“This is the heir; come, let us kill him, and let us seize on his inheritance.”—Matt. 21:38.
“Which none of the princes of this world knew; for had they known, they would not have crucified the Lord of glory.”—1 Cor. 2:8.
It is difficult to decide whether the Jewish rulers acted directly against the light of their consciences in crucifying the Lord of glory, or whether they did it ignorantly and in unbelief, as Saul persecuted the church. Several passages seem to favour the former of these hypotheses. They who took counsel to put Lazarus to death, because that through him many believed in Jesus (John 12:10, 11)—and they who replied to Judas, “What is that to us? see thou to it” (Matt, 27:4)—do not seem to have acted ignorantly. The counsel of Caiaphas, to which the rest agreed, did not proceed upon the ground of Christ’s being an impostor, but merely that of expediency, John 11:50. That is, policy required that he should be made a sacrifice; for the Jewish church was in danger. With this agrees the former of the above passages: “This is the heir; come, let us kill him, and the inheritance shall be ours.” With this also agrees the intimation that some of them had committed the sin against the Holy Spirit, which should never be forgiven, by ascribing his casting out devils to Beelzebub, the prince of devils, when in their consciences they knew better, Matt. 12:24–32. Finally, perhaps with this also agrees such language as the following:—“If I had not come and spoken to them, they had not had sin; but now they have no cloak for their sin.”—“He that hateth me, hateth my Father also.”—“If I had not done among them the works which none other man did, they had not had sin: but now they have both seen and hated both me and my Father.”
On the other hand, there are several passages which seem to maintain the contrary. Among these, some have reckoned the latter of the above passages, namely, 1 Cor. 2:8, “Had they known,” &c. But I apprehend the term “known,” in this passage, is put for that spiritual discernment which is peculiar to true Christians. The knowledge which the princes, or great ones, of this world had not, is said to be revealed to believers by the Holy Spirit, which proves it to be spiritual. Had the murderers of our Lord been possessed of this, they would not, they could not, have crucified him. But whatever light they had in their consciences, they were blind to the real glory of his character, and such is every unregenerate sinner.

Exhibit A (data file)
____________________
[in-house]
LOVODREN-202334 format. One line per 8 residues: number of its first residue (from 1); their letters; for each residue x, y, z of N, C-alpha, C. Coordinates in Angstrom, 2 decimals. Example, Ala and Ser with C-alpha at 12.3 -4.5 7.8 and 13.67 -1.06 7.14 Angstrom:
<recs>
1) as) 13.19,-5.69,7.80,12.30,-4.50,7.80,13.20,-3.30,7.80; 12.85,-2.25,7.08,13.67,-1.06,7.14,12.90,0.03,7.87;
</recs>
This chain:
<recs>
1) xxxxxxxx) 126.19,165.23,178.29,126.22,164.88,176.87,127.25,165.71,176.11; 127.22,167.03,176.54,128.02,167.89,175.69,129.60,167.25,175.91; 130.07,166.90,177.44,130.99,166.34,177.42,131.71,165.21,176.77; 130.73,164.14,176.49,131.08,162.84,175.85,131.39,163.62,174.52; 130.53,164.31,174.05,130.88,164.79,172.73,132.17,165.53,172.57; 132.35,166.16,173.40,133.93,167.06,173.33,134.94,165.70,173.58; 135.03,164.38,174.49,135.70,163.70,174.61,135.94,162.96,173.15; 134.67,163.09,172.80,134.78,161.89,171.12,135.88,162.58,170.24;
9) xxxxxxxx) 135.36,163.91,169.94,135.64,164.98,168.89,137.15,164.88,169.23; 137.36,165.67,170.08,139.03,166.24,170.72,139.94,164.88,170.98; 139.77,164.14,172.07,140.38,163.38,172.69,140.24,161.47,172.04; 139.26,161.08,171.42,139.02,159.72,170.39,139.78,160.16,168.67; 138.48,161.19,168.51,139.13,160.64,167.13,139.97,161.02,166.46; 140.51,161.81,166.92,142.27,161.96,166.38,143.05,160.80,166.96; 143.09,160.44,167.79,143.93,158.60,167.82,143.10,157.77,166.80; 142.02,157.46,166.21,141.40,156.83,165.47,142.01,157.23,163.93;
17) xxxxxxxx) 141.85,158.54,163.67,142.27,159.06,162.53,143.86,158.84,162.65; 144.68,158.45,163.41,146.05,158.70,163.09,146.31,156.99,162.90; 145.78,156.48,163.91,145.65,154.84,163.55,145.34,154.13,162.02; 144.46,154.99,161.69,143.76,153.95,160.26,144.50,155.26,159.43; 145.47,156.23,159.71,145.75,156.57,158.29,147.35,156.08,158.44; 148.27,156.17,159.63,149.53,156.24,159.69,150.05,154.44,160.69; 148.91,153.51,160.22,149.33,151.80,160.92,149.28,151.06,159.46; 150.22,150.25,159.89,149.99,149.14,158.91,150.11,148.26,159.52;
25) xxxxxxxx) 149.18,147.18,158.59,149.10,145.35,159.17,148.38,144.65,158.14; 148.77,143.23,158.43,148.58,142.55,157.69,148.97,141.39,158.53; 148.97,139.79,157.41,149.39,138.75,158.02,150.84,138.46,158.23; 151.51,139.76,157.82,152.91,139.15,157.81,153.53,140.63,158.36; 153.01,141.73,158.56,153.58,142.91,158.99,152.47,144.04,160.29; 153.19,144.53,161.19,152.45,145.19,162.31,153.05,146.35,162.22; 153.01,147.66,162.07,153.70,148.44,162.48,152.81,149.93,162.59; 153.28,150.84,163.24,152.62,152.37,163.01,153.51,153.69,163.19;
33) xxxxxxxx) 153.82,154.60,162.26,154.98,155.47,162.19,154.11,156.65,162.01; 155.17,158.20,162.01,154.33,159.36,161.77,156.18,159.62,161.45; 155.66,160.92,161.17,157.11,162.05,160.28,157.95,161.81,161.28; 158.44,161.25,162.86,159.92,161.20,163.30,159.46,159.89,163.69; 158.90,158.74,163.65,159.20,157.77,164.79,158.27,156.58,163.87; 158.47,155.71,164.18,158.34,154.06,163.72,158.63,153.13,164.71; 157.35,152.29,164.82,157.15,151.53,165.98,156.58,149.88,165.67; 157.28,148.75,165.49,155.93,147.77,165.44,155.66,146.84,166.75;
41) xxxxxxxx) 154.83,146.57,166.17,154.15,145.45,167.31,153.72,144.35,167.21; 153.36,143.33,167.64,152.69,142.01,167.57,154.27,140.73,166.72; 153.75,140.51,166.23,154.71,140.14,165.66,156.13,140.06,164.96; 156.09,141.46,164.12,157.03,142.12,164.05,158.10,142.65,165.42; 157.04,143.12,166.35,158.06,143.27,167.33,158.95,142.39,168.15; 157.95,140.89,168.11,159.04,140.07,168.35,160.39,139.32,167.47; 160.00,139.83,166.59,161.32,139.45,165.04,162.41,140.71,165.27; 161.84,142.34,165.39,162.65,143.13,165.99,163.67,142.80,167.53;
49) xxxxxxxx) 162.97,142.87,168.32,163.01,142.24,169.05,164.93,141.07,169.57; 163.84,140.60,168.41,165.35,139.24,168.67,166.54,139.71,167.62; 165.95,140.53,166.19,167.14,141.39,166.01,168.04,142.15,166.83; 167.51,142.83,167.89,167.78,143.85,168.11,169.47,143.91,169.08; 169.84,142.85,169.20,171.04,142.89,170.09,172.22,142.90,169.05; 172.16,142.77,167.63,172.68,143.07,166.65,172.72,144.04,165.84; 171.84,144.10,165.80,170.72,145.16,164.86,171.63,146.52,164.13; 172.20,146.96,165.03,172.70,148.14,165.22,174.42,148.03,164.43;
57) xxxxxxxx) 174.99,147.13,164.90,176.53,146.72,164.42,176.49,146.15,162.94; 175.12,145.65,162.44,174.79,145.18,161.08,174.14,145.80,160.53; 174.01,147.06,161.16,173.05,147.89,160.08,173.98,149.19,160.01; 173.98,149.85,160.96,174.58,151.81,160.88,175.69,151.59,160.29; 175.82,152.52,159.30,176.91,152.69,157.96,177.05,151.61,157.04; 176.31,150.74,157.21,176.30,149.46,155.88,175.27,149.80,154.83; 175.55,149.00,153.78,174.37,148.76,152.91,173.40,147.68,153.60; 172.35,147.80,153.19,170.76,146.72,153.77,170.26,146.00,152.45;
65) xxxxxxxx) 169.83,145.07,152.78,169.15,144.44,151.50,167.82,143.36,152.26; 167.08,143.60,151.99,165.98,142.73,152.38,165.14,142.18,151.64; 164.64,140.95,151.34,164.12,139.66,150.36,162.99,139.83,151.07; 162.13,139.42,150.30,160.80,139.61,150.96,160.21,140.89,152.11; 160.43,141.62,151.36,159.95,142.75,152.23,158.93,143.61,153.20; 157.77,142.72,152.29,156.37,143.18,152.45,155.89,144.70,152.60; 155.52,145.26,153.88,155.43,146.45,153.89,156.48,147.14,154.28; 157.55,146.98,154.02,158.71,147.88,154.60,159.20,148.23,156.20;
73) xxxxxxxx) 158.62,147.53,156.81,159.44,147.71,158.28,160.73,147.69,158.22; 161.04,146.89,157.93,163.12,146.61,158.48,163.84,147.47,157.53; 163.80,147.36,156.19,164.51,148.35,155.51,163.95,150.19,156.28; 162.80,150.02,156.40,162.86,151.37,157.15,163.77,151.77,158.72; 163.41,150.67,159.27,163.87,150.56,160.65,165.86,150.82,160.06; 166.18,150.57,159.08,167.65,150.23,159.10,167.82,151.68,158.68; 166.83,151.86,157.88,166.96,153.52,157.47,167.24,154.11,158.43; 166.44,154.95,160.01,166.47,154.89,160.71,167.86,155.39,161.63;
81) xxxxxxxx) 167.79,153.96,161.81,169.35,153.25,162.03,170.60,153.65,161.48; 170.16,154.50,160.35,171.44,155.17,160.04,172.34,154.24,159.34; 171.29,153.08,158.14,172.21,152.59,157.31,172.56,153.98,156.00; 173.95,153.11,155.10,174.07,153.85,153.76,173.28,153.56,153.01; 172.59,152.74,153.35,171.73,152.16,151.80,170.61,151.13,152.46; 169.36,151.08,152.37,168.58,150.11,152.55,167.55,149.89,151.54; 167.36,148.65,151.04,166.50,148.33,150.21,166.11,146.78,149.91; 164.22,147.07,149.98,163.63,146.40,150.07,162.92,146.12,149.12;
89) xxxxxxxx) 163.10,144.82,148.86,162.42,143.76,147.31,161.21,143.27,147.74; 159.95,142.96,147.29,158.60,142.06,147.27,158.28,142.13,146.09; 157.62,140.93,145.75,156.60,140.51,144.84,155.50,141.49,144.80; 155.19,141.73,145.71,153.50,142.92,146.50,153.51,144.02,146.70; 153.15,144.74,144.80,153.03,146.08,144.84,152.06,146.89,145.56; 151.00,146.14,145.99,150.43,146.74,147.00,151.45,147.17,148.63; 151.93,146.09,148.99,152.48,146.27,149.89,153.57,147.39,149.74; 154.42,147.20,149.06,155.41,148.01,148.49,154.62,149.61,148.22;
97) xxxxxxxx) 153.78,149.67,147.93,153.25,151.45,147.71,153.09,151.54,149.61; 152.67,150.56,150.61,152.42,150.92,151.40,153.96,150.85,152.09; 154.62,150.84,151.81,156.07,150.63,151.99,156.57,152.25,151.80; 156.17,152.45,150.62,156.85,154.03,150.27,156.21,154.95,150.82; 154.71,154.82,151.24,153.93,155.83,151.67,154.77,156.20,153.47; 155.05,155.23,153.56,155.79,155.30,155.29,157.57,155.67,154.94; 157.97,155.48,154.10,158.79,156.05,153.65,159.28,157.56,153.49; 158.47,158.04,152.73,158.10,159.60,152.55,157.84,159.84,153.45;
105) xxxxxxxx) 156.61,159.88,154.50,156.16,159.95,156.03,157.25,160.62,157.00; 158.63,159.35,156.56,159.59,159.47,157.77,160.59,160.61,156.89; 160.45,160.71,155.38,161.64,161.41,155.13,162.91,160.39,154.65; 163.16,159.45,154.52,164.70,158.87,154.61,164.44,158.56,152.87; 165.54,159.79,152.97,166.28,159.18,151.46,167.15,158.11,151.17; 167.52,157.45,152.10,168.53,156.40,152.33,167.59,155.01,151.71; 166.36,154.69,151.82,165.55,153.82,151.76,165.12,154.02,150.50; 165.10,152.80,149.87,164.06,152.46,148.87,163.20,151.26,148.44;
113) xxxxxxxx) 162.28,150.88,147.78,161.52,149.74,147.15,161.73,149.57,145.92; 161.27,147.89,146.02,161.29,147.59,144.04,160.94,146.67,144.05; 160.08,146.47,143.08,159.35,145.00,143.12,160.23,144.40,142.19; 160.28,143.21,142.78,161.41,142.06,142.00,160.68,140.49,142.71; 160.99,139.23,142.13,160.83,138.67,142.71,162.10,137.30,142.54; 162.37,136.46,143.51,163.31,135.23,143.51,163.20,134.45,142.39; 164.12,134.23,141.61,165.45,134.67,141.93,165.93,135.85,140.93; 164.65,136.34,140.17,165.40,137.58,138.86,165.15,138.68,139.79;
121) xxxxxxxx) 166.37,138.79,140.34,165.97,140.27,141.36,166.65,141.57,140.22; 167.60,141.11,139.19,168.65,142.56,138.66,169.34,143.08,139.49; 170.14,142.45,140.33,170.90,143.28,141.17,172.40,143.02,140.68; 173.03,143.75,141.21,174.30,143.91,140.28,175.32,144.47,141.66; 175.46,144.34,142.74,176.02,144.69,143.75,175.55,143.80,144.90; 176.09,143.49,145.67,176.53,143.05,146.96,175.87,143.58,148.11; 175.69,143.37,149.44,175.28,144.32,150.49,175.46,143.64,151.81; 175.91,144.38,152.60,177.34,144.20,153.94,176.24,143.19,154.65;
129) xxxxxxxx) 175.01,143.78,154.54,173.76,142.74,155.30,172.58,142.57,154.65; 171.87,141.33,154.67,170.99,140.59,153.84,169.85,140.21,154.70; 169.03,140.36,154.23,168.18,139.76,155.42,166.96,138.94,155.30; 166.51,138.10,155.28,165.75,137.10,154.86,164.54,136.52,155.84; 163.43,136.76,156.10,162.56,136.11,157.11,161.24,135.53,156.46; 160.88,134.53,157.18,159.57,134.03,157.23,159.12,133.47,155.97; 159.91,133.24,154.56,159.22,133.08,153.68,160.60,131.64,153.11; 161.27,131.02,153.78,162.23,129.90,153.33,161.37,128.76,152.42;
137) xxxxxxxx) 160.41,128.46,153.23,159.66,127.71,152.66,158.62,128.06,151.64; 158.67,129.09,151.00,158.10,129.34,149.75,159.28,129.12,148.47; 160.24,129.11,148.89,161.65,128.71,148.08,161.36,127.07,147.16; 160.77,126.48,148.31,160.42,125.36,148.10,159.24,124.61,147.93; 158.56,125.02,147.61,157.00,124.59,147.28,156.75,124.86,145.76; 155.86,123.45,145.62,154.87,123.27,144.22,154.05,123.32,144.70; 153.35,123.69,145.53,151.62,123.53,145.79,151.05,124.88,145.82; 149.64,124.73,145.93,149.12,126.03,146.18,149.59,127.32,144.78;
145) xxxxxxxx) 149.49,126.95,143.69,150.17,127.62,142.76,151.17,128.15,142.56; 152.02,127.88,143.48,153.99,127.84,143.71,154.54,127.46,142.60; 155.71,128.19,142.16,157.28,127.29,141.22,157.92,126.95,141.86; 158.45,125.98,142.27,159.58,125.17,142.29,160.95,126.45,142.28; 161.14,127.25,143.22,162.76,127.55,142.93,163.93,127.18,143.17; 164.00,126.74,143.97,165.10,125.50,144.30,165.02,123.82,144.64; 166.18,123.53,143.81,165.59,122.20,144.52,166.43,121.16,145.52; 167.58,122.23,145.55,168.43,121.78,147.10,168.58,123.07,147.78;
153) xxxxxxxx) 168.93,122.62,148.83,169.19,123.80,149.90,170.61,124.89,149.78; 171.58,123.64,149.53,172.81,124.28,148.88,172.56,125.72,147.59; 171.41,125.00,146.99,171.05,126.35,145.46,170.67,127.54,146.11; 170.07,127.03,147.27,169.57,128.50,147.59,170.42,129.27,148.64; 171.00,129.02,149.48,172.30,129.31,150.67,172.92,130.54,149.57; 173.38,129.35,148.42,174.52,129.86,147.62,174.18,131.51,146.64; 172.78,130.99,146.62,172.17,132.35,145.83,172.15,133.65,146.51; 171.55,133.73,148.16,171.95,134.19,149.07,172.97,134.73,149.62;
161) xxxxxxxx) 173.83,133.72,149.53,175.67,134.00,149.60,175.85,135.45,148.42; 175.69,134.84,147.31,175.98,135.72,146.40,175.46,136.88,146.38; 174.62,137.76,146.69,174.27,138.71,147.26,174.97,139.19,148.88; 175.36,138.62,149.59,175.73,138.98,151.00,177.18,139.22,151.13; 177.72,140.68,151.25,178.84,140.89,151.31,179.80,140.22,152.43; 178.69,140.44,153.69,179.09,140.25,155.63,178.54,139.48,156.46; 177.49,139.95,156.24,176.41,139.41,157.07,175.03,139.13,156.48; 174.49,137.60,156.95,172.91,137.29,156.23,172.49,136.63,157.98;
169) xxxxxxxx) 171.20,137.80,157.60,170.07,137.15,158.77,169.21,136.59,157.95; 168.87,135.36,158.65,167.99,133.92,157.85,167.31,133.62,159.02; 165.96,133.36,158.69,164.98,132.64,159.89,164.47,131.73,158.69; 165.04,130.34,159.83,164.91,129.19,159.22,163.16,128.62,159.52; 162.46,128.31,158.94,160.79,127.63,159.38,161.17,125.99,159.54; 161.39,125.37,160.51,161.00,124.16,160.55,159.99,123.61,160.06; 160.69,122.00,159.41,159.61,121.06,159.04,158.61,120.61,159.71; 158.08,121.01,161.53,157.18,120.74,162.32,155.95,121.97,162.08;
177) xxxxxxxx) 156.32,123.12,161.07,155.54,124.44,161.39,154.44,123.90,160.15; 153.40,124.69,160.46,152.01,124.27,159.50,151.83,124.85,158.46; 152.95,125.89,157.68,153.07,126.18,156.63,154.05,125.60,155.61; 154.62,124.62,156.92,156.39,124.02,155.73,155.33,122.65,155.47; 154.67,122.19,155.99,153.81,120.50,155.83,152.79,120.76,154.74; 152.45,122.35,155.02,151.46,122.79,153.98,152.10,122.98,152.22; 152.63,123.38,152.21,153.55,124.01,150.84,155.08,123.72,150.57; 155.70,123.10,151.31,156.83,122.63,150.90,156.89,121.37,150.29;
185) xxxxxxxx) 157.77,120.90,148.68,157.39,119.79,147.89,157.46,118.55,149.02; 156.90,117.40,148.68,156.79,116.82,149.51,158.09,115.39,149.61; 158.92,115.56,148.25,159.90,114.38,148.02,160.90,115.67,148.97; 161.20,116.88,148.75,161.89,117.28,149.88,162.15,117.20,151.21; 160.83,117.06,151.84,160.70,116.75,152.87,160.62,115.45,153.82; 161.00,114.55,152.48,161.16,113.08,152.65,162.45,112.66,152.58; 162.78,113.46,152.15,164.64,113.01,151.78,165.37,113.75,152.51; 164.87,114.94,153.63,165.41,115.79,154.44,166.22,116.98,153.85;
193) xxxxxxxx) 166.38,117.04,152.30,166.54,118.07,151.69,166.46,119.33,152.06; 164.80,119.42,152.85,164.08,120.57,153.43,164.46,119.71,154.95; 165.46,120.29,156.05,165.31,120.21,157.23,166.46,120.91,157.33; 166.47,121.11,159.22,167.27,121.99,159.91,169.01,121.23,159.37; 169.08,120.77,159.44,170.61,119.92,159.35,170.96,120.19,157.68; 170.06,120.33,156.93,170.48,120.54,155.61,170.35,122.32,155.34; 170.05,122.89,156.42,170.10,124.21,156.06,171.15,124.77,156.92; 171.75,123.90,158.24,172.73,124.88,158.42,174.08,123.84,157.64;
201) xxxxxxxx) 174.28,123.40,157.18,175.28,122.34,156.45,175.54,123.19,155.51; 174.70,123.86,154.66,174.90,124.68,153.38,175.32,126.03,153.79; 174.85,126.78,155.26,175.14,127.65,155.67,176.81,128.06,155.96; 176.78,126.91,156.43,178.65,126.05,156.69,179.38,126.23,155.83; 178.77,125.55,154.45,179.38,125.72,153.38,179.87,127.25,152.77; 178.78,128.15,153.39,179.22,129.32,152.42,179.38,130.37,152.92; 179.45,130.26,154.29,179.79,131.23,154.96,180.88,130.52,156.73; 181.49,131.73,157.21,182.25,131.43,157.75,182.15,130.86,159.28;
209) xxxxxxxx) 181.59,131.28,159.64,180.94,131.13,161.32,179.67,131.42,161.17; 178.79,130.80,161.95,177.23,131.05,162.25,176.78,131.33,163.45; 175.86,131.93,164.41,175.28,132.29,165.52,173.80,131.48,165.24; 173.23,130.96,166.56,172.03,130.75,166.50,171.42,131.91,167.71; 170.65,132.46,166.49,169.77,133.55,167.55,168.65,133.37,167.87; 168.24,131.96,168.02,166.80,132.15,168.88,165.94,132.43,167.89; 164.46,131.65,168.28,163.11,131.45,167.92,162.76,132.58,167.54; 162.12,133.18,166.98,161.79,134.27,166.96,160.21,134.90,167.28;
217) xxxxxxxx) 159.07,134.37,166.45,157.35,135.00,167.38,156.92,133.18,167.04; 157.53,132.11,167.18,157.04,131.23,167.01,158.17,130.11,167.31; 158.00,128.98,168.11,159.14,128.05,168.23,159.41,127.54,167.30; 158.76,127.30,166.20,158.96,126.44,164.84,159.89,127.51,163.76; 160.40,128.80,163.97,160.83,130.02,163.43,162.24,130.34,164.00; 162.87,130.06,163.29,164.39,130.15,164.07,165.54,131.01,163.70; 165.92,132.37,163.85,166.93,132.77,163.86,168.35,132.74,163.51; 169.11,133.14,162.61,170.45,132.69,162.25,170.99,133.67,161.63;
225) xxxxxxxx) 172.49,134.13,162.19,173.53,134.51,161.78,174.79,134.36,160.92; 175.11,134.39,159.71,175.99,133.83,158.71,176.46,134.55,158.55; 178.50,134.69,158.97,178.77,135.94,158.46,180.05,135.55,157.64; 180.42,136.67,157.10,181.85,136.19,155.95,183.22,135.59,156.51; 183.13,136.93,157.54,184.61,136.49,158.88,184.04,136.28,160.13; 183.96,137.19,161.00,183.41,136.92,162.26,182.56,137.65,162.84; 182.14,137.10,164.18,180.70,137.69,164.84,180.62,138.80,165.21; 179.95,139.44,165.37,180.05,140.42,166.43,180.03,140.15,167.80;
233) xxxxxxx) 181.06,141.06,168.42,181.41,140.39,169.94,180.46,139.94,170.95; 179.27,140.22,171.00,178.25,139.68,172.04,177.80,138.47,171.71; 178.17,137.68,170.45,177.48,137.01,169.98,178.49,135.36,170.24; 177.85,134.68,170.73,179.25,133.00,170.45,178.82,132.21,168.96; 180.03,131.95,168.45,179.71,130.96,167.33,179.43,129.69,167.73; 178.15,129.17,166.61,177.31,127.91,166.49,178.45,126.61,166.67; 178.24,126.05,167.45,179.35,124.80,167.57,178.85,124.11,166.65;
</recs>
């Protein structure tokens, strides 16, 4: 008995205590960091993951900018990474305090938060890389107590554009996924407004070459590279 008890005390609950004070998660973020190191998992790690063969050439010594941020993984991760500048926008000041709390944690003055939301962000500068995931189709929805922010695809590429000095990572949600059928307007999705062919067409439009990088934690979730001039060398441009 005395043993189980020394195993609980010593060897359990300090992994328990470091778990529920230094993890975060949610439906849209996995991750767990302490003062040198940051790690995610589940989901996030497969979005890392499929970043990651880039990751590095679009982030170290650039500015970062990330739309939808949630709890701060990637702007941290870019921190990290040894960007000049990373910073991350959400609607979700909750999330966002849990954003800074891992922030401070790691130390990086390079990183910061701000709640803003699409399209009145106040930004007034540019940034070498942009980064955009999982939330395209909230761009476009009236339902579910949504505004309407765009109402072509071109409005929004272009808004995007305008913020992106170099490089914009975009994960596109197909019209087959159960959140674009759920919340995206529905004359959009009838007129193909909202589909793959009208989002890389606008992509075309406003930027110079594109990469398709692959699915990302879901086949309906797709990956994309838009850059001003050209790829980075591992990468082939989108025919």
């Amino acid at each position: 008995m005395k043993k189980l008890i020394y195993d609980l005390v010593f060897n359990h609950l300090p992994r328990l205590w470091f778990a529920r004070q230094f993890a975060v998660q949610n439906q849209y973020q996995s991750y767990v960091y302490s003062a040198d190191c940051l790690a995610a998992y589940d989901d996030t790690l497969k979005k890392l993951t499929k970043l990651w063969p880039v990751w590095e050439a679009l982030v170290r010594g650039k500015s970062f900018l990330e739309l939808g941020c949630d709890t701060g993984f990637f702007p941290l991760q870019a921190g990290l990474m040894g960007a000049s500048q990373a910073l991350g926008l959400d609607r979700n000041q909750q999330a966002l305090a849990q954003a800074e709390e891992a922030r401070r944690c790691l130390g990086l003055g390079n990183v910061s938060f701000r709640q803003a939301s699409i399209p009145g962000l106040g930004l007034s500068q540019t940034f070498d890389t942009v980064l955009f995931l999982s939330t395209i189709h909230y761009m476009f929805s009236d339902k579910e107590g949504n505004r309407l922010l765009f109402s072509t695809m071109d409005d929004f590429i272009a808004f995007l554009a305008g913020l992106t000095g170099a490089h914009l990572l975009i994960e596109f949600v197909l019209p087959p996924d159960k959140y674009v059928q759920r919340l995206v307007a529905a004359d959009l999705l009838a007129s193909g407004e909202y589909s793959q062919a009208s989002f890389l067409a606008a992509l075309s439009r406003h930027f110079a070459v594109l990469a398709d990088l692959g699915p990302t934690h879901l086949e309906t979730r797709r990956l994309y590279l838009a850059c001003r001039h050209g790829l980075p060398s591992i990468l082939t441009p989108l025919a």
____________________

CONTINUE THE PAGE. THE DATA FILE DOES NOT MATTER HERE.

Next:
But though this passage be easily reconciled with the foregoing hypothesis, yet there are others more difficult; particularly the words of Peter in Acts 3:17, and of Paul in Acts 13:27: “And now, brethren, I wot that through ignorance ye did it, as did also your rulers.”—“For they that dwell at Jerusalem, and their rulers, because they knew him not, nor yet the voices of their prophets, which are read every sabbath day, they have fulfilled them in condemning him.”
I know of no way to reconcile these things but by supposing, what indeed is very probable, that there were some of each description; and that the former passages refer to the one, and the latter to the other.
Fuller, A. G. (1988). The Complete Works of Andrew Fuller: Memoirs, Sermons, Etc. (J. Belcher, Ed.) (Vol. 1, pp. 667–684). Harrisonburg, VA: Sprinkle Publications.